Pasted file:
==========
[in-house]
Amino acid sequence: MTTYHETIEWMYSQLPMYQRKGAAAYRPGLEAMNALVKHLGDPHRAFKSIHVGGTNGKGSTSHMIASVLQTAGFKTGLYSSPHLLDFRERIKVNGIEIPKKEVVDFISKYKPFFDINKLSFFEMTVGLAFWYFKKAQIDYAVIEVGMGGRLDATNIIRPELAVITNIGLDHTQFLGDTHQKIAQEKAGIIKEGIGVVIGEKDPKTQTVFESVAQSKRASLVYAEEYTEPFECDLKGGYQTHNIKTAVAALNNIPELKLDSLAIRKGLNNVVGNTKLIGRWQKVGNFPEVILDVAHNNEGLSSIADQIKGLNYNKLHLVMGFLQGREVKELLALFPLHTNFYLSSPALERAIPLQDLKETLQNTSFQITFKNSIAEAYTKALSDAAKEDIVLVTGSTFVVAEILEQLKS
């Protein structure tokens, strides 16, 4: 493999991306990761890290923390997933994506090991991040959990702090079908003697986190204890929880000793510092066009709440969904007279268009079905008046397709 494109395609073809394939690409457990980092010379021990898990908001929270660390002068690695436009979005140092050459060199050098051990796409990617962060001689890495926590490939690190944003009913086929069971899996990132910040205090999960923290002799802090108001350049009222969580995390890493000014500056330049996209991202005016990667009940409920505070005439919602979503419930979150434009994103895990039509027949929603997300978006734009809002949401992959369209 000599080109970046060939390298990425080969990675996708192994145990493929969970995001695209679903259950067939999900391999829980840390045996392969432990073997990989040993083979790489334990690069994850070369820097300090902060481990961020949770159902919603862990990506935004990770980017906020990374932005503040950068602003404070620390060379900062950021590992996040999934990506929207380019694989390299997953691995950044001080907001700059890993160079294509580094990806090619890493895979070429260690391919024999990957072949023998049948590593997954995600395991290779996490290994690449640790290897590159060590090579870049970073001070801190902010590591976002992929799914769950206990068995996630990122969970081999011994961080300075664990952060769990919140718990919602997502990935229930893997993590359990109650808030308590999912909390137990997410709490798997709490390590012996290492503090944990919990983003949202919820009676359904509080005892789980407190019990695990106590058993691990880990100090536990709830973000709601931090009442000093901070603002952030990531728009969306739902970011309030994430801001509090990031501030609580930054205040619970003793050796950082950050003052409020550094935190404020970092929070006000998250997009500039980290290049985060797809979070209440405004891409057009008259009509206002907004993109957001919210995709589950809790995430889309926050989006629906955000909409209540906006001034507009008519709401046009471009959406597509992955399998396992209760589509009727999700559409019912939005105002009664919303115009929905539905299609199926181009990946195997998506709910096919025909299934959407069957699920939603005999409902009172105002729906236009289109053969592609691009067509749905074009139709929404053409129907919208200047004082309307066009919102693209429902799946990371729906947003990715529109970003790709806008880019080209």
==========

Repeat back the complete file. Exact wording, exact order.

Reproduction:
[in-house]
Amino acid sequence: MTTYHETIEWMYSQLPMYQRKGAAAYRPGLEAMNALVKHLGDPHRAFKSIHVGGTNGKGSTSHMIASVLQTAGFKTGLYSSPHLLDFRERIKVNGIEIPKKEVVDFISKYKPFFDINKLSFFEMTVGLAFWYFKKAQIDYAVIEVGMGGRLDATNIIRPELAVITNIGLDHTQFLGDTHQKIAQEKAGIIKEGIGVVIGEKDPKTQTVFESVAQSKRASLVYAEEYTEPFECDLKGGYQTHNIKTAVAALNNIPELKLDSLAIRKGLNNVVGNTKLIGRWQKVGNFPEVILDVAHNNEGLSSIADQIKGLNYNKLHLVMGFLQGREVKELLALFPLHTNFYLSSPALERAIPLQDLKETLQNTSFQITFKNSIAEAYTKALSDAAKEDIVLVTGSTFVVAEILEQLKS
């Protein structure tokens, strides 16, 4: 493999991306990761890290923390997933994506090991991040959990702090079908003697986190204890929880000793510092066009709440969904007279268009079905008046397709 494109395609073809394939690409457990980092010379021990898990908001929270660390002068690695436009979005140092050459060199050098051990796409990617962060001689890495926590490939690190944003009913086929069971899996990132910040205090999960923290002799802090108001350049009222969580995390890493000014500056330049996209991202005016990667009940409920505070005439919602979503419930979150434009994103895990039509027949929603997300978006734009809002949401992959369209 000599080109970046060939390298990425080969990675996708192994145990493929969970995001695209679903259950067939999900391999829980840390045996392969432990073997990989040993083979790489334990690069994850070369820097300090902060481990961020949770159902919603862990990506935004990770980017906020990374932005503040950068602003404070620390060379900062950021590992996040999934990506929207380019694989390299997953691995950044001080907001700059890993160079294509580094990806090619890493895979070429260690391919024999990957072949023998049948590593997954995600395991290779996490290994690449640790290897590159060590090579870049970073001070801190902010590591976002992929799914769950206990068995996630990122969970081999011994961080300075664990952060769990919140718990919602997502990935229930893997993590359990109650808030308590999912909390137990997410709490798997709490390590012996290492503090944990919990983003949202919820009676359904509080005892789980407190019990695990106590058993691990880990100090536990709830973000709601931090009442000093901070603002952030990531728009969306739902970011309030994430801001509090990031501030609580930054205040619970003793050796950082950050003052409020550094935190404020970092929070006000998250997009500039980290290049985060797809979070209440405004891409057009008259009509206002907004993109957001919210995709589950809790995430889309926050989006629906955000909409209540906006001034507009008519709401046009471009959406597509992955399998396992209760589509009727999700559409019912939005105002009664919303115009929905539905299609199926181009990946195997998506709910096919025909299934959407069957699920939603005999409902009172105002729906236009289109053969592609691009067509749905074009139709929404053409129907919208200047004082309307066009919102693209429902799946990371729906947003990715529109970003790709806008880019080209």